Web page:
NCUA’s Reckless Cybersecurity Standards Put Members at Risk

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And the hits keep coming for the credit union industry regulator. Turns out the NCUA Inspector General has had a very busy couple of years. Shortly after the release of its 2018 Material Loss Review, the Office of the Inspector General released a new report revealing NCUA “did not adequately monitor, account or dispose of its IT materials” between 2014-2017. According to the report, NCUA was unable to account for 25 percent of all its IT equipment, a.k.a., materials holding sensitive and valuable financial and personal data of members.

As a financial regulator, NCUA should know that cybersecurity isn’t something to take lightly. When technology isn’t accounted for, it becomes easier and easier for those items to mysteriously go missing – whether by accident or knowingly by an employee with bad intentions (and as we’ve seen in the past year with the 20+ cases of embezzlement, fraud and theft, not all credit union and NCUA employees are to be trusted). There’s a major industry issue when not only the credit unions, but their regulator as well, are unwilling to protect members from these major threats.

You’d also think that after an NCUA examiner caused a major data breach in 2014 after losing a flash drive filled with members’ personal information, the industry regulator would have quickly set up a new system to prevent this from occurring again. It’s been five years, for goodness sake (and reminder that it took NCUA three years to send credit unions a simple letter warning them of the effects of risky taxi medallion loans). But once again, we find NCUA’s incompetence working against any real progress, all at members’ expense.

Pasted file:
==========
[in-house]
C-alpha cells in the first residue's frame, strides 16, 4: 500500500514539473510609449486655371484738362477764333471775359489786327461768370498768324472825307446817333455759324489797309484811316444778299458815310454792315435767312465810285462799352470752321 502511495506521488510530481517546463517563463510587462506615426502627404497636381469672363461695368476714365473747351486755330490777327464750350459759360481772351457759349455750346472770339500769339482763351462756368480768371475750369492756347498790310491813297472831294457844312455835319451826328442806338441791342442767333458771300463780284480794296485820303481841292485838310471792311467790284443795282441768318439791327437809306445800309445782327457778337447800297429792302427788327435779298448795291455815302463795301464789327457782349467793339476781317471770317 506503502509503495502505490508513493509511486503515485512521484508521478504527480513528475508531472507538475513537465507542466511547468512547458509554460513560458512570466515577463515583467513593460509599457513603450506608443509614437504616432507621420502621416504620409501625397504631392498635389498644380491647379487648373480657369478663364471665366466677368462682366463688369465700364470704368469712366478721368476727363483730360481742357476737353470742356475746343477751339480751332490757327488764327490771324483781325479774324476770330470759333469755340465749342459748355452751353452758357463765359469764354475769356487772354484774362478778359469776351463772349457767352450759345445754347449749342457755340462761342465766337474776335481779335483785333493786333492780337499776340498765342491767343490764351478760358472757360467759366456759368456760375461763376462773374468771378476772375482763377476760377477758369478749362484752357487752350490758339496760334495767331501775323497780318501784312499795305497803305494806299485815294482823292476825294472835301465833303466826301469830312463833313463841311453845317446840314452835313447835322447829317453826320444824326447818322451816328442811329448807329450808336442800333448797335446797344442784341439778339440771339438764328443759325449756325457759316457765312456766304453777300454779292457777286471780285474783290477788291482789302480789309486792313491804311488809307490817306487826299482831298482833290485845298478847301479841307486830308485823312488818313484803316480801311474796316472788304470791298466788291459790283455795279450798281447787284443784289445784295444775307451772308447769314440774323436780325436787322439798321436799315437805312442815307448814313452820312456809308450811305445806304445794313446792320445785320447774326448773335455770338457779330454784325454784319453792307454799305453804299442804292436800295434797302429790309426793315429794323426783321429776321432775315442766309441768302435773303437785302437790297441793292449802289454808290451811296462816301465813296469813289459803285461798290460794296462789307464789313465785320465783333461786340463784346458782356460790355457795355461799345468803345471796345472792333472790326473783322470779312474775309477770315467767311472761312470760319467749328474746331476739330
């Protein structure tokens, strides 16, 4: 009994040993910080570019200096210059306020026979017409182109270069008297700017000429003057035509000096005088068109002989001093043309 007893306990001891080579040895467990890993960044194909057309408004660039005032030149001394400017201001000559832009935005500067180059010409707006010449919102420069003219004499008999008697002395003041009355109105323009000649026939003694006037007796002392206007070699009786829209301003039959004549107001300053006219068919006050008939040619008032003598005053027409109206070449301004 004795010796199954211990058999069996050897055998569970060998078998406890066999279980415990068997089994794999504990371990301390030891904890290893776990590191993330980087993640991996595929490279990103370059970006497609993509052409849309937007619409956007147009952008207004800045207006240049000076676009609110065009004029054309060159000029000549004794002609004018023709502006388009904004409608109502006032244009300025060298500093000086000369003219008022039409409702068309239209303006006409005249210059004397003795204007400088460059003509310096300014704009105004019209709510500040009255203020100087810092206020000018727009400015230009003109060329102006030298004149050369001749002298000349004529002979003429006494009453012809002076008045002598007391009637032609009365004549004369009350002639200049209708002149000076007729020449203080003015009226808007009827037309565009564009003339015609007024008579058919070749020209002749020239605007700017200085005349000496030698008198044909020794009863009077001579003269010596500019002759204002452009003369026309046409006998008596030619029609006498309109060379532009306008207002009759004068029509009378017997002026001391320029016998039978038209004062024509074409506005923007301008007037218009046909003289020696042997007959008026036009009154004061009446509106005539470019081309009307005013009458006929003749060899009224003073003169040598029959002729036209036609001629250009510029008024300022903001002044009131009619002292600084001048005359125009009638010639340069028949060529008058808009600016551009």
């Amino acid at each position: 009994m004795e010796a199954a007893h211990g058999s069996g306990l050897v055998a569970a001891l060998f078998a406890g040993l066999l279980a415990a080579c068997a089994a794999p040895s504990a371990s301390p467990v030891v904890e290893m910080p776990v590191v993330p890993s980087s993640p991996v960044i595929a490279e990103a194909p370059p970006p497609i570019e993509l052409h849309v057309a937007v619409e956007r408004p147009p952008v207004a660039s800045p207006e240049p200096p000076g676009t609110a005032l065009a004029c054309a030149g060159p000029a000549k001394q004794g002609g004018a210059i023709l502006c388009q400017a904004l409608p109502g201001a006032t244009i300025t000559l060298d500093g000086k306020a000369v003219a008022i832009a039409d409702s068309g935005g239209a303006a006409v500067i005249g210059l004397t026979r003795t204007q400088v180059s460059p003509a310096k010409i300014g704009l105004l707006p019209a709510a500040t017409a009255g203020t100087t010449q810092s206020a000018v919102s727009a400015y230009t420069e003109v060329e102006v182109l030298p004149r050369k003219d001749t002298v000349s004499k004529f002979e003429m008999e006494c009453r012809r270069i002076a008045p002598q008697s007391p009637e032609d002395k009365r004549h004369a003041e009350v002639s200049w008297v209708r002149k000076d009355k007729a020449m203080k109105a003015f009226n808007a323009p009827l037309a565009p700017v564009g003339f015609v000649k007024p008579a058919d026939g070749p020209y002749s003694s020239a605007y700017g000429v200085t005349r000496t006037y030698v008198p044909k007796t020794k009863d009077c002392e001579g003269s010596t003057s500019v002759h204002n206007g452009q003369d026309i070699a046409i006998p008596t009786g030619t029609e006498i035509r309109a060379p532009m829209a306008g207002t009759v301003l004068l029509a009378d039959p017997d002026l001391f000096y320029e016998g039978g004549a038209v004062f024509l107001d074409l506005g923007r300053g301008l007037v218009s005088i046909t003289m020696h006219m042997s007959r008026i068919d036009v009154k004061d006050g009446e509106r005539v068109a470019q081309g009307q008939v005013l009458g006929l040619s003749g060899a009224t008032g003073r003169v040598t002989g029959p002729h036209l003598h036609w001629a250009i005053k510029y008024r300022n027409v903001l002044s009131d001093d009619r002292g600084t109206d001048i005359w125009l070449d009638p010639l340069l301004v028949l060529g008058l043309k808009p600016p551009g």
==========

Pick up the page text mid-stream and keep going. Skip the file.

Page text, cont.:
The report also revealed that NCUA not only put credit union members’ personal financial data in jeopardy, but that it also chose to spend $440,000 on “unnecessary equipment” – funds that could have been better used to, say, support the credit unions that are actually serving communities of modest means.

And apparently credit union industry trade groups have “cautioned against making broad generalizations based on one report.” Here’s the problem (looking at you CUNA and NAFCU) – this isn’t just one report. This is one of a series of negative reports from credible sources that point out NCUA’s ineptitude in a diversity of ways. We can’t give NCUA the benefit of the doubt anymore, because it’s clear that the wellbeing of members and taxpayers is on the line.  

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